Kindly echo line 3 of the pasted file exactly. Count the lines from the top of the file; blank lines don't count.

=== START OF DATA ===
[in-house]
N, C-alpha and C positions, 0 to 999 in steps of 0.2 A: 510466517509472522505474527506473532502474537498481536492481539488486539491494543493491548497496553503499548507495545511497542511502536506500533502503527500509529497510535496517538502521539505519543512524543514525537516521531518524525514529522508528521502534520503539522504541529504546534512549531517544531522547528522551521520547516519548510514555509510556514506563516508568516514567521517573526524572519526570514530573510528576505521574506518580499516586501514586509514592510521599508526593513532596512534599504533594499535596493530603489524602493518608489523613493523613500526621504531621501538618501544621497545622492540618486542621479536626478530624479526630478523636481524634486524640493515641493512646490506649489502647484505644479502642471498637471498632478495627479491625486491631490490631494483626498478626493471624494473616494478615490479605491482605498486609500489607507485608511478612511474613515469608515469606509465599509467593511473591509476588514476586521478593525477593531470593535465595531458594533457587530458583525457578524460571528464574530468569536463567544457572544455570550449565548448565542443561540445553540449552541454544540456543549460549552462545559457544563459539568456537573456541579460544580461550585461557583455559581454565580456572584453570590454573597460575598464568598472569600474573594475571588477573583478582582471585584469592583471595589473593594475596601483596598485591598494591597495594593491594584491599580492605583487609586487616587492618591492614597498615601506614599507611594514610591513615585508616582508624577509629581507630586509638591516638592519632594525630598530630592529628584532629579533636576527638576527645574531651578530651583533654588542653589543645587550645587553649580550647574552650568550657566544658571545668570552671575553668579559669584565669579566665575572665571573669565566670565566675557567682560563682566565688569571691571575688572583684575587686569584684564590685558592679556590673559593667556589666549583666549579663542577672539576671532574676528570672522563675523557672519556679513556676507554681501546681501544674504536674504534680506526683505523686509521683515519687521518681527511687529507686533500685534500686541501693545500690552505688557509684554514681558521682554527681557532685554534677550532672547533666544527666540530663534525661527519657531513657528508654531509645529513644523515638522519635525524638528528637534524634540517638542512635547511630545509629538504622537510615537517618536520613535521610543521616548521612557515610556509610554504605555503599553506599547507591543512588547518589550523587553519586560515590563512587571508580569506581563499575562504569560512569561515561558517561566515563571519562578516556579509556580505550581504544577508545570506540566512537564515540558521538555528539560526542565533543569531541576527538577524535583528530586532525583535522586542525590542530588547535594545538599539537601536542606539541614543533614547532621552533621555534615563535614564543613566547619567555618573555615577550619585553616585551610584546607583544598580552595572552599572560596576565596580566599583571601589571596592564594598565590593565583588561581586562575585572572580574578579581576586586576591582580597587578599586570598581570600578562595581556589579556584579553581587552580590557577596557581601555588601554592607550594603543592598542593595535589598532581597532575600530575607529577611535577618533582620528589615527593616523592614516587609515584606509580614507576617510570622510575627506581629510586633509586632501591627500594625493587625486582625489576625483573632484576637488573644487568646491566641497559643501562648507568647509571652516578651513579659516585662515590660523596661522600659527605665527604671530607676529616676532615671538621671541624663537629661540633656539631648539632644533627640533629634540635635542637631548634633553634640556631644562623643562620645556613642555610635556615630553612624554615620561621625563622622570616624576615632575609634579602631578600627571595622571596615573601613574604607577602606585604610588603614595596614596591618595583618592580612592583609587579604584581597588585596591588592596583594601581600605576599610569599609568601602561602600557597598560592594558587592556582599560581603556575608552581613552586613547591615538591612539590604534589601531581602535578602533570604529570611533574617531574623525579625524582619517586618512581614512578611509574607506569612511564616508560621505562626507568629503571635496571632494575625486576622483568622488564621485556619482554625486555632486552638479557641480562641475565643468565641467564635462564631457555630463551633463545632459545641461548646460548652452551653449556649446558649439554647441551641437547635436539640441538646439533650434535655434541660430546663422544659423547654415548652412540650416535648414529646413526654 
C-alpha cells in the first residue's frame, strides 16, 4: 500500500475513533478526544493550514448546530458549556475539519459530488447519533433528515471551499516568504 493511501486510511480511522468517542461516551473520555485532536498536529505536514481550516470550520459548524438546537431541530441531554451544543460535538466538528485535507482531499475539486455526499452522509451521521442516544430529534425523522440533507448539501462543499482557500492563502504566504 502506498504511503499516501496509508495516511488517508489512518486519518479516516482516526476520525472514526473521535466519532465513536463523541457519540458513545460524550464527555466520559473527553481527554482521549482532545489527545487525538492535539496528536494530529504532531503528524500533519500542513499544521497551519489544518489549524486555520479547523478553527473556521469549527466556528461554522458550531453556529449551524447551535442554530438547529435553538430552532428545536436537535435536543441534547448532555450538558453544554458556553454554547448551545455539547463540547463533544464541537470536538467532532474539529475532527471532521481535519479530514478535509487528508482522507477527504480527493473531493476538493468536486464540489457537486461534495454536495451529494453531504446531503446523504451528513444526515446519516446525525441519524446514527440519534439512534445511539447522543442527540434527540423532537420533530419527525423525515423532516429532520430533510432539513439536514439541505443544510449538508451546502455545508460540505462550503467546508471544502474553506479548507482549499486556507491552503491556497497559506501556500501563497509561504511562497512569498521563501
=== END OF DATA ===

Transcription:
C-alpha cells in the first residue's frame, strides 16, 4: 500500500475513533478526544493550514448546530458549556475539519459530488447519533433528515471551499516568504 493511501486510511480511522468517542461516551473520555485532536498536529505536514481550516470550520459548524438546537431541530441531554451544543460535538466538528485535507482531499475539486455526499452522509451521521442516544430529534425523522440533507448539501462543499482557500492563502504566504 502506498504511503499516501496509508495516511488517508489512518486519518479516516482516526476520525472514526473521535466519532465513536463523541457519540458513545460524550464527555466520559473527553481527554482521549482532545489527545487525538492535539496528536494530529504532531503528524500533519500542513499544521497551519489544518489549524486555520479547523478553527473556521469549527466556528461554522458550531453556529449551524447551535442554530438547529435553538430552532428545536436537535435536543441534547448532555450538558453544554458556553454554547448551545455539547463540547463533544464541537470536538467532532474539529475532527471532521481535519479530514478535509487528508482522507477527504480527493473531493476538493468536486464540489457537486461534495454536495451529494453531504446531503446523504451528513444526515446519516446525525441519524446514527440519534439512534445511539447522543442527540434527540423532537420533530419527525423525515423532516429532520430533510432539513439536514439541505443544510449538508451546502455545508460540505462550503467546508471544502474553506479548507482549499486556507491552503491556497497559506501556500501563497509561504511562497512569498521563501